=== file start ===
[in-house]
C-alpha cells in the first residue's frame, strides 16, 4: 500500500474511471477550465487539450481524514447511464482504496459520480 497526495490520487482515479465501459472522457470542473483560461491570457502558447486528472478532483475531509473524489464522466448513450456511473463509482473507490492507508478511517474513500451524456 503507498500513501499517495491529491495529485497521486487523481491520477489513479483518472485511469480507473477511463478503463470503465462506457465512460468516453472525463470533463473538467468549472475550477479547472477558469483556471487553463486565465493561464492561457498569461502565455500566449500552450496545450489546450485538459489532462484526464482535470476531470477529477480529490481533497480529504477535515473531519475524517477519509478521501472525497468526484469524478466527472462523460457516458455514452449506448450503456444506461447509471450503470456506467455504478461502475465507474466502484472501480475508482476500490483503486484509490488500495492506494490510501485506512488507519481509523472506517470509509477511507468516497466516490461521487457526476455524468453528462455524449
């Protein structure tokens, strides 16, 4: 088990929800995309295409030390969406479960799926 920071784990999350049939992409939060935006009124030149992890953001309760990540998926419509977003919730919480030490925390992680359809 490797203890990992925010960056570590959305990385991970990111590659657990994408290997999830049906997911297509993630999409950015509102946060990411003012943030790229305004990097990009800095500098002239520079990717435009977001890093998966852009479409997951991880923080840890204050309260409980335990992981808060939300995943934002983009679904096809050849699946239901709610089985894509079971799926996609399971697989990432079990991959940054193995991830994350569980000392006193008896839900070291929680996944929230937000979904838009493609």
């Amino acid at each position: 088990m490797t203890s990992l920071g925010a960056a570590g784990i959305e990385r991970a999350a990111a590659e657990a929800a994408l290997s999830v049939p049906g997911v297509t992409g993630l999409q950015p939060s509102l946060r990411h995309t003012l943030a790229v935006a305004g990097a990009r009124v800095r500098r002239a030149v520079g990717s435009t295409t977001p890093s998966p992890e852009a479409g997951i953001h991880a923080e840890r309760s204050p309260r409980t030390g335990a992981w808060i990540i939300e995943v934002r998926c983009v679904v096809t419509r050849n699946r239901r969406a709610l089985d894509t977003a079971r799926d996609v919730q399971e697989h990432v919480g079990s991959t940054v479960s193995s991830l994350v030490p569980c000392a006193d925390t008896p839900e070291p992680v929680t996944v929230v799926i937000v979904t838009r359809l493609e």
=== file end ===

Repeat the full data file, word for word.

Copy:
[in-house]
C-alpha cells in the first residue's frame, strides 16, 4: 500500500474511471477550465487539450481524514447511464482504496459520480 497526495490520487482515479465501459472522457470542473483560461491570457502558447486528472478532483475531509473524489464522466448513450456511473463509482473507490492507508478511517474513500451524456 503507498500513501499517495491529491495529485497521486487523481491520477489513479483518472485511469480507473477511463478503463470503465462506457465512460468516453472525463470533463473538467468549472475550477479547472477558469483556471487553463486565465493561464492561457498569461502565455500566449500552450496545450489546450485538459489532462484526464482535470476531470477529477480529490481533497480529504477535515473531519475524517477519509478521501472525497468526484469524478466527472462523460457516458455514452449506448450503456444506461447509471450503470456506467455504478461502475465507474466502484472501480475508482476500490483503486484509490488500495492506494490510501485506512488507519481509523472506517470509509477511507468516497466516490461521487457526476455524468453528462455524449
């Protein structure tokens, strides 16, 4: 088990929800995309295409030390969406479960799926 920071784990999350049939992409939060935006009124030149992890953001309760990540998926419509977003919730919480030490925390992680359809 490797203890990992925010960056570590959305990385991970990111590659657990994408290997999830049906997911297509993630999409950015509102946060990411003012943030790229305004990097990009800095500098002239520079990717435009977001890093998966852009479409997951991880923080840890204050309260409980335990992981808060939300995943934002983009679904096809050849699946239901709610089985894509079971799926996609399971697989990432079990991959940054193995991830994350569980000392006193008896839900070291929680996944929230937000979904838009493609």
């Amino acid at each position: 088990m490797t203890s990992l920071g925010a960056a570590g784990i959305e990385r991970a999350a990111a590659e657990a929800a994408l290997s999830v049939p049906g997911v297509t992409g993630l999409q950015p939060s509102l946060r990411h995309t003012l943030a790229v935006a305004g990097a990009r009124v800095r500098r002239a030149v520079g990717s435009t295409t977001p890093s998966p992890e852009a479409g997951i953001h991880a923080e840890r309760s204050p309260r409980t030390g335990a992981w808060i990540i939300e995943v934002r998926c983009v679904v096809t419509r050849n699946r239901r969406a709610l089985d894509t977003a079971r799926d996609v919730q399971e697989h990432v919480g079990s991959t940054v479960s193995s991830l994350v030490p569980c000392a006193d925390t008896p839900e070291p992680v929680t996944v929230v799926i937000v979904t838009r359809l493609e």